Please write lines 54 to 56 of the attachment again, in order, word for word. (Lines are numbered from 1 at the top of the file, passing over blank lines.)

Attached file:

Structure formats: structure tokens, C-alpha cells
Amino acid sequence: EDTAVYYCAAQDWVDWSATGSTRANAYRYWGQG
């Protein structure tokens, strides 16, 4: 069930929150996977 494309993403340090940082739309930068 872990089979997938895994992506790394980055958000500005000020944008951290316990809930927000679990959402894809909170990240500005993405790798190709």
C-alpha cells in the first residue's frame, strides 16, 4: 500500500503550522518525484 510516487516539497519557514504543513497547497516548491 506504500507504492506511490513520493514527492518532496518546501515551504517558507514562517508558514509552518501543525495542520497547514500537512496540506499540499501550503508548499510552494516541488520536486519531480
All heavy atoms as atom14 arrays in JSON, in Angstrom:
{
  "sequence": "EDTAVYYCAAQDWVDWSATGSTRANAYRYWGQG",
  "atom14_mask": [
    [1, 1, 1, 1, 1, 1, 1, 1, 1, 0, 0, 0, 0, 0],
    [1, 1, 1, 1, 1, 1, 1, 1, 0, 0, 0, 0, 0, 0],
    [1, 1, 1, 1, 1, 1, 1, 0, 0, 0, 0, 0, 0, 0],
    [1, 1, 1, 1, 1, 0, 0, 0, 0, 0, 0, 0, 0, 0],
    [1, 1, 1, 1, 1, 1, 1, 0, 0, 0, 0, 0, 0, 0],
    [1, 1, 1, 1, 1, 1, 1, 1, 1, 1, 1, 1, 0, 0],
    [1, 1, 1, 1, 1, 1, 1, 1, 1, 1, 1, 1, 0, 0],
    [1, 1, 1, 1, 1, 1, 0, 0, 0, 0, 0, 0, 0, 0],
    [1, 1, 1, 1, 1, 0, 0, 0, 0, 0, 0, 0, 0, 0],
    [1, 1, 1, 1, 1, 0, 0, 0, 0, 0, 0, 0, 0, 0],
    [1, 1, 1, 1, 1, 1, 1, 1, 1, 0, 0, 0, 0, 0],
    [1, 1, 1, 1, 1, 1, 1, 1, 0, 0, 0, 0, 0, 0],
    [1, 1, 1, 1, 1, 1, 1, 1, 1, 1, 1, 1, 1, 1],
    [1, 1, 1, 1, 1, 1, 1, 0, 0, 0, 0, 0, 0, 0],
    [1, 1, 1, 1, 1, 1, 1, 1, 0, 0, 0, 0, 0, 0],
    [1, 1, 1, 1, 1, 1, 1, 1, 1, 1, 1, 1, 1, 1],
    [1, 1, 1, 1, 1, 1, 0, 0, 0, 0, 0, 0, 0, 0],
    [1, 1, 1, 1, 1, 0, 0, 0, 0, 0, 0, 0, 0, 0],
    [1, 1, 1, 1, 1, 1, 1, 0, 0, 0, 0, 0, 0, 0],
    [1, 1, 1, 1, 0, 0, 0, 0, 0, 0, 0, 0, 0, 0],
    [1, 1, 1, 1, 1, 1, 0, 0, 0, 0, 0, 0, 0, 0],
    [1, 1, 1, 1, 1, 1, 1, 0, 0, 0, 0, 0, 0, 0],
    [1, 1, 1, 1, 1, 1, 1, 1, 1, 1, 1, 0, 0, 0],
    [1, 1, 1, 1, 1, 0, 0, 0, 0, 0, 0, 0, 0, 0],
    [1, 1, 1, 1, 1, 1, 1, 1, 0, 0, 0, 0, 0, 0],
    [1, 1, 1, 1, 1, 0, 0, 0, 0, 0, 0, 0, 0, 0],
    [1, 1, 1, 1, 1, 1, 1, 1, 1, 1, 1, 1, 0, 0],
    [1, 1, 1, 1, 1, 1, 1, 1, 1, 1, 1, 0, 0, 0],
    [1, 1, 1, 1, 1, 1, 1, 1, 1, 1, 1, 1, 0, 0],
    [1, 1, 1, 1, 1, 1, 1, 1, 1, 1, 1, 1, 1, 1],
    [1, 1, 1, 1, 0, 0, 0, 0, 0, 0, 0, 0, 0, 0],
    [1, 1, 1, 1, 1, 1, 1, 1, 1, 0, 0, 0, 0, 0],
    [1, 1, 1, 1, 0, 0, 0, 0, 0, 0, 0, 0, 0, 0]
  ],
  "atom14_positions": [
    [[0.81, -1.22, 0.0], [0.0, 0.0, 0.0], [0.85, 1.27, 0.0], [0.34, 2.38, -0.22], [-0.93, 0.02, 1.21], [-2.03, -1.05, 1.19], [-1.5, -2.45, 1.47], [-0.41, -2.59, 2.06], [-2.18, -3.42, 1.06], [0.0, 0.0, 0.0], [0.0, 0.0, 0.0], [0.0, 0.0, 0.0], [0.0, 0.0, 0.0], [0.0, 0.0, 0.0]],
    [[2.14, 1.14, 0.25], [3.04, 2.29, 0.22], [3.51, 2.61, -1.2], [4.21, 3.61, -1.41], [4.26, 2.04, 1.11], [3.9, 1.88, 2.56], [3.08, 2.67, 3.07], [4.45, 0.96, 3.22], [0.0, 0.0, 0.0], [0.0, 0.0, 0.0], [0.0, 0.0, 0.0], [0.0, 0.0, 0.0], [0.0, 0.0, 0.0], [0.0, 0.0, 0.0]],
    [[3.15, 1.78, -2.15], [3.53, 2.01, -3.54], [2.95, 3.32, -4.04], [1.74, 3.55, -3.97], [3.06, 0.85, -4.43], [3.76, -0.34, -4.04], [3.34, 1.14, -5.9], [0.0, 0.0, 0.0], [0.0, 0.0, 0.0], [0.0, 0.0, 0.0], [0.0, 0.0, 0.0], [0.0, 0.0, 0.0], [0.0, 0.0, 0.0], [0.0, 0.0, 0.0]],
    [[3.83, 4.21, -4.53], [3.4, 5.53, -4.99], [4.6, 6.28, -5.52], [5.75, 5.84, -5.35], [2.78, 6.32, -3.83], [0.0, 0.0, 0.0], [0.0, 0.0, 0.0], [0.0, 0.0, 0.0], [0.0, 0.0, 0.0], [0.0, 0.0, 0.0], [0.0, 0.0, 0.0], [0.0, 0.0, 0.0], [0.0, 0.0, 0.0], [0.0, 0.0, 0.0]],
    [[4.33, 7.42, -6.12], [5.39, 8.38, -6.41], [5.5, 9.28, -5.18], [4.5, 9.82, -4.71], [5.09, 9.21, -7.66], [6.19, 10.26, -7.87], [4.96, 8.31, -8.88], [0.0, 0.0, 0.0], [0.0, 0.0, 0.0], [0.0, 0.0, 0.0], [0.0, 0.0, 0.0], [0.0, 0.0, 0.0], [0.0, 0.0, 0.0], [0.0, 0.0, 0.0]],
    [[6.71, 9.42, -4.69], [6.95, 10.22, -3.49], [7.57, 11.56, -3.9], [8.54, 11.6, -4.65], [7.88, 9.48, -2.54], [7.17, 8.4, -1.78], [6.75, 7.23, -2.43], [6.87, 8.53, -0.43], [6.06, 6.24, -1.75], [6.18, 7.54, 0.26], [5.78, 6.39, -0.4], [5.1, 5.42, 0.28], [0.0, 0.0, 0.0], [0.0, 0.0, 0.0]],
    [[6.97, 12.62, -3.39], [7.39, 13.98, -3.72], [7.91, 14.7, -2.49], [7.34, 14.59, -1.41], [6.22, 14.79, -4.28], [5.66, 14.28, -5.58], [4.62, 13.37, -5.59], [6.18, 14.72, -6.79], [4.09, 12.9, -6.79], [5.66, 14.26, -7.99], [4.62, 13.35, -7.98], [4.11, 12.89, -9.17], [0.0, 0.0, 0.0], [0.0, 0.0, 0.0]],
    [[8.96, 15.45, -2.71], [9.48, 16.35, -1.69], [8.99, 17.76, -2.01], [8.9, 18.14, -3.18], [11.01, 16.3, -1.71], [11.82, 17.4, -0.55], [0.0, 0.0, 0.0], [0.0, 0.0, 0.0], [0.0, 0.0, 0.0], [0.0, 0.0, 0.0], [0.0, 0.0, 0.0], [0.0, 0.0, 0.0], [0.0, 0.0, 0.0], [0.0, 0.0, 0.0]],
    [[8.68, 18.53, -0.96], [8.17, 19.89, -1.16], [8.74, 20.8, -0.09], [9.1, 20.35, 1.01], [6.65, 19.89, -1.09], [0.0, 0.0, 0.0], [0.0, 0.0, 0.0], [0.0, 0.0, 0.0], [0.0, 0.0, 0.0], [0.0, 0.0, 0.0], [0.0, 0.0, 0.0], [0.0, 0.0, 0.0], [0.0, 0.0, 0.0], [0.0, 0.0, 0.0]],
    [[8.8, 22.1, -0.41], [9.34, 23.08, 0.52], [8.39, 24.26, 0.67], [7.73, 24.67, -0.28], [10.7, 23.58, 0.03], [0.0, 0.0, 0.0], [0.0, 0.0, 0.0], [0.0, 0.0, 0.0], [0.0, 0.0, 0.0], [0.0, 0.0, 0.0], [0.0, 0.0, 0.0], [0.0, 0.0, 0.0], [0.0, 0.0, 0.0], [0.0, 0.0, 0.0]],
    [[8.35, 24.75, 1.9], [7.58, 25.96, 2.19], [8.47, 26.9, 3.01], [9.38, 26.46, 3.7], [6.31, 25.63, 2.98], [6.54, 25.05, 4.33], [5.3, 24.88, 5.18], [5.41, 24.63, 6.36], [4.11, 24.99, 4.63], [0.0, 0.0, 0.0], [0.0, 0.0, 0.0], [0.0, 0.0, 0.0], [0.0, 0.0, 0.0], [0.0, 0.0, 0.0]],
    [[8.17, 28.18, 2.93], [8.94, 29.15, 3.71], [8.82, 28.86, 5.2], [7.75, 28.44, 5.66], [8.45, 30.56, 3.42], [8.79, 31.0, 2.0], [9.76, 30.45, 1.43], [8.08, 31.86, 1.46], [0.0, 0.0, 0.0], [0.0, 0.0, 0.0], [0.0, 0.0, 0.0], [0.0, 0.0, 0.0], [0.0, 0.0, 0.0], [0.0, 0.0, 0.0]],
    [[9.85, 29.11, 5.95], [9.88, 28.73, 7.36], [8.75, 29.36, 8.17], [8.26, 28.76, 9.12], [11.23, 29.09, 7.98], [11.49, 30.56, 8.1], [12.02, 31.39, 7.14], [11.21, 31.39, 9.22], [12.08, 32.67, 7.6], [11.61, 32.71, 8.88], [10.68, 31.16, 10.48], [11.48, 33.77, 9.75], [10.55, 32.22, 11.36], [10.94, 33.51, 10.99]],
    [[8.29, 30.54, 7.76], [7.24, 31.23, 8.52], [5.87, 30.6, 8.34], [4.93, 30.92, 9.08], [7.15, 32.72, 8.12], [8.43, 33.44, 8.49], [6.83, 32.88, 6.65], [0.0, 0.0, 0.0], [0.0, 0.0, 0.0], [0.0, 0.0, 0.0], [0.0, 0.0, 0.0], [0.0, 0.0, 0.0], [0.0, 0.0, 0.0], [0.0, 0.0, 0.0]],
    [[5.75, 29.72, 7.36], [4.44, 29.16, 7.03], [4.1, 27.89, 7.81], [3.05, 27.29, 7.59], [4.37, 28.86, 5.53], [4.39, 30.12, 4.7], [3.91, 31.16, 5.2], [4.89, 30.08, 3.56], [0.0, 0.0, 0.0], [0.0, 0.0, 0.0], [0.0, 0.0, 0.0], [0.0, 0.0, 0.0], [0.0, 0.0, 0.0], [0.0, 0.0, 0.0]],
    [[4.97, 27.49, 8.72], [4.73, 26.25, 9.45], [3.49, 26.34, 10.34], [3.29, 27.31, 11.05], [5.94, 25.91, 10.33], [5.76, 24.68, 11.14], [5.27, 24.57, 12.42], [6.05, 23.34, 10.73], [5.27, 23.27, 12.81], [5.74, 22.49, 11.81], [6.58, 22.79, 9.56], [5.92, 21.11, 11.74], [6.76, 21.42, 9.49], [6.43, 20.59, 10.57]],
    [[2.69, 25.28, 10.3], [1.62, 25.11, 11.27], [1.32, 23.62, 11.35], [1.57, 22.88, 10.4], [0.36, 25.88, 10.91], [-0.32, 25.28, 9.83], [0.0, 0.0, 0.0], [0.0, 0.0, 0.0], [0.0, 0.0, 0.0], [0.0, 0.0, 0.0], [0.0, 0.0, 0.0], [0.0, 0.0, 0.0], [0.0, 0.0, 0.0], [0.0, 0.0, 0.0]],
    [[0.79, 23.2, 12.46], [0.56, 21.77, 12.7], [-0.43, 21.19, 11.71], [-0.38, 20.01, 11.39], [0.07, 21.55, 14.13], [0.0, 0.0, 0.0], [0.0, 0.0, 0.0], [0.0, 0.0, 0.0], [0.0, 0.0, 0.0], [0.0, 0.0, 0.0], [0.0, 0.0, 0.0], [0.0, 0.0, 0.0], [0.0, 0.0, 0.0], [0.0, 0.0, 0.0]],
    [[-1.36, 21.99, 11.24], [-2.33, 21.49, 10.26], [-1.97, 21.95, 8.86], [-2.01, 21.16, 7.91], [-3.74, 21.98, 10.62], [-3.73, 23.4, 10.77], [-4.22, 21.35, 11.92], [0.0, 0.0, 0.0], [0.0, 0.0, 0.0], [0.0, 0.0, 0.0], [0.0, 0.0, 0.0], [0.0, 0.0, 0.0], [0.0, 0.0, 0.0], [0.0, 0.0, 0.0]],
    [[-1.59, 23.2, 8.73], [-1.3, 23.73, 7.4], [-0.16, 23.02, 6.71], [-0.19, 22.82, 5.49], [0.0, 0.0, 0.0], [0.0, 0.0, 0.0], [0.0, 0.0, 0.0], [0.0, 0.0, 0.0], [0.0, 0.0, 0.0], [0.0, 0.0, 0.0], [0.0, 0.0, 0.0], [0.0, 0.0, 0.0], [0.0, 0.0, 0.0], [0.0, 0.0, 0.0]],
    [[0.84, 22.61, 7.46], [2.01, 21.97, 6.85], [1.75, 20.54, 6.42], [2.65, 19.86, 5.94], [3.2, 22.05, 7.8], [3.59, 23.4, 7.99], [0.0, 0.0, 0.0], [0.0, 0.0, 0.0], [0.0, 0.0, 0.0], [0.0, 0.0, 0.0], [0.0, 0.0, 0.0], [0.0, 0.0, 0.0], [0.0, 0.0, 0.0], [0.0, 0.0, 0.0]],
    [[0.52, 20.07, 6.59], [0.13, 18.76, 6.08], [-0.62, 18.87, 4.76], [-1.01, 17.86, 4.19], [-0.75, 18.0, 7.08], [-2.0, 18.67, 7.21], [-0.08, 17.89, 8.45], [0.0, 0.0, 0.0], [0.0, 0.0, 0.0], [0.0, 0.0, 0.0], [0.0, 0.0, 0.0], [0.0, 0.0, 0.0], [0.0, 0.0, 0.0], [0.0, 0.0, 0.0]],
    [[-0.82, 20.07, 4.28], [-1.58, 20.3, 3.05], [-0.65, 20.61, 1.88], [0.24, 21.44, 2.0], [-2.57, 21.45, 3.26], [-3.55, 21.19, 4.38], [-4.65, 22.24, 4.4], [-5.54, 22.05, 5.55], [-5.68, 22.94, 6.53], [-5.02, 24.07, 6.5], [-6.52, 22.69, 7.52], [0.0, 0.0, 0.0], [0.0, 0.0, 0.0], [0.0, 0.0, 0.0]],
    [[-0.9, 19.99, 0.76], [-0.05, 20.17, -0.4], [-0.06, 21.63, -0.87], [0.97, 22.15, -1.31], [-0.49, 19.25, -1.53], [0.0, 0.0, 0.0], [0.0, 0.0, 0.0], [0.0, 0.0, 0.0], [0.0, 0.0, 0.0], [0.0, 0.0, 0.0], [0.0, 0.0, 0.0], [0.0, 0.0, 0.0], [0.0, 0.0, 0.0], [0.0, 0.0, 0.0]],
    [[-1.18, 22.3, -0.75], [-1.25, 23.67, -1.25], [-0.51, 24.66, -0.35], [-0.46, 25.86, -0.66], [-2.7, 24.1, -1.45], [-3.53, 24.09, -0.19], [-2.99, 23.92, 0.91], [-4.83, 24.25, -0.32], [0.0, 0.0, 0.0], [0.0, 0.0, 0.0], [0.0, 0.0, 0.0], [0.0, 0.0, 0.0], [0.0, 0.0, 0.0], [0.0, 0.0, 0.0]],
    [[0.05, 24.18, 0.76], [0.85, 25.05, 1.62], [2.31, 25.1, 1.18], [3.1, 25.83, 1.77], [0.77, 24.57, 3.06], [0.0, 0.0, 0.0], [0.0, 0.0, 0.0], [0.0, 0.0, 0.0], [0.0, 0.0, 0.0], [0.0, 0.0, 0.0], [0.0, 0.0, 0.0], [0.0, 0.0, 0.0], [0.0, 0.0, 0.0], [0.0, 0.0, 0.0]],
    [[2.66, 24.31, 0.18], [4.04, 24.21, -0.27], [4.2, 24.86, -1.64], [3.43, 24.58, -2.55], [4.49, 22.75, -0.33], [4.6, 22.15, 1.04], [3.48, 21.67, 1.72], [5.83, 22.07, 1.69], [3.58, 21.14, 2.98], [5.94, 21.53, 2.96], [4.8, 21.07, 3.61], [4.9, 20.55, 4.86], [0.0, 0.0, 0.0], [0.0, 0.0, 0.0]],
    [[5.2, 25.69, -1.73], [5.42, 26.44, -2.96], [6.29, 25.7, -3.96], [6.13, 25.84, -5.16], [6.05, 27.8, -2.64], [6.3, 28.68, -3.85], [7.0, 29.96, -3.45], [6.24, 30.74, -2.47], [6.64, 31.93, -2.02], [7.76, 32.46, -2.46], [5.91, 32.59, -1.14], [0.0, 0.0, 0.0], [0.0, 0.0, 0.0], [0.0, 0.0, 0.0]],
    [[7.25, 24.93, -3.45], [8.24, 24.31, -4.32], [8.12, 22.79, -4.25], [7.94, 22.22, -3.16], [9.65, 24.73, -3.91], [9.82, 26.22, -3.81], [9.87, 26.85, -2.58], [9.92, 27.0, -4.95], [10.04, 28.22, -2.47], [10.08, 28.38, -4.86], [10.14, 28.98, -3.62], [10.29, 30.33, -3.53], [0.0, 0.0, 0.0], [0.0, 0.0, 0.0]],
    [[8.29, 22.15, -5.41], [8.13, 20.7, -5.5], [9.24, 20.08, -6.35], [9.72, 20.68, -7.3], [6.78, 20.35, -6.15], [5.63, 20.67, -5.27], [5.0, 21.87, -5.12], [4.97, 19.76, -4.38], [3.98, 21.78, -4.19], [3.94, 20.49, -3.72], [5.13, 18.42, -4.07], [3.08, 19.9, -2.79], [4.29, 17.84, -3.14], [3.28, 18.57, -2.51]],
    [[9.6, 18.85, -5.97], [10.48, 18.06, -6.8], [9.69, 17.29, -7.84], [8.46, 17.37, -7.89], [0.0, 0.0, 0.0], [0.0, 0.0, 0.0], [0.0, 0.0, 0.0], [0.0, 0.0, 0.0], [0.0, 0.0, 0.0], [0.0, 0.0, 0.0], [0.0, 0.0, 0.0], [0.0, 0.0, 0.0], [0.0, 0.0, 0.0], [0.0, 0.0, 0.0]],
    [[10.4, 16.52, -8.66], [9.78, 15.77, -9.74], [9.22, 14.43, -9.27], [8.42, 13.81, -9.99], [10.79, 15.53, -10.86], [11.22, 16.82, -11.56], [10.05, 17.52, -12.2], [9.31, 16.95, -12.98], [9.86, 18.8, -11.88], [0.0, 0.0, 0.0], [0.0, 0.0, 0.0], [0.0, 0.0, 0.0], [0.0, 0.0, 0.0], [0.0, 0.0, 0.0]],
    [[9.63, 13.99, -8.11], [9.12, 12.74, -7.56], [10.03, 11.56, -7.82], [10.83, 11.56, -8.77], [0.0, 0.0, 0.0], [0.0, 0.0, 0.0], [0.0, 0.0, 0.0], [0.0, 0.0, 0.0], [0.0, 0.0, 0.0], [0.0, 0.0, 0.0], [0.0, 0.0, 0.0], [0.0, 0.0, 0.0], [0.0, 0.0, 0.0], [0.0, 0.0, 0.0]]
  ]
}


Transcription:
    [[8.35, 24.75, 1.9], [7.58, 25.96, 2.19], [8.47, 26.9, 3.01], [9.38, 26.46, 3.7], [6.31, 25.63, 2.98], [6.54, 25.05, 4.33], [5.3, 24.88, 5.18], [5.41, 24.63, 6.36], [4.11, 24.99, 4.63], [0.0, 0.0, 0.0], [0.0, 0.0, 0.0], [0.0, 0.0, 0.0], [0.0, 0.0, 0.0], [0.0, 0.0, 0.0]],
    [[8.17, 28.18, 2.93], [8.94, 29.15, 3.71], [8.82, 28.86, 5.2], [7.75, 28.44, 5.66], [8.45, 30.56, 3.42], [8.79, 31.0, 2.0], [9.76, 30.45, 1.43], [8.08, 31.86, 1.46], [0.0, 0.0, 0.0], [0.0, 0.0, 0.0], [0.0, 0.0, 0.0], [0.0, 0.0, 0.0], [0.0, 0.0, 0.0], [0.0, 0.0, 0.0]],
    [[9.85, 29.11, 5.95], [9.88, 28.73, 7.36], [8.75, 29.36, 8.17], [8.26, 28.76, 9.12], [11.23, 29.09, 7.98], [11.49, 30.56, 8.1], [12.02, 31.39, 7.14], [11.21, 31.39, 9.22], [12.08, 32.67, 7.6], [11.61, 32.71, 8.88], [10.68, 31.16, 10.48], [11.48, 33.77, 9.75], [10.55, 32.22, 11.36], [10.94, 33.51, 10.99]],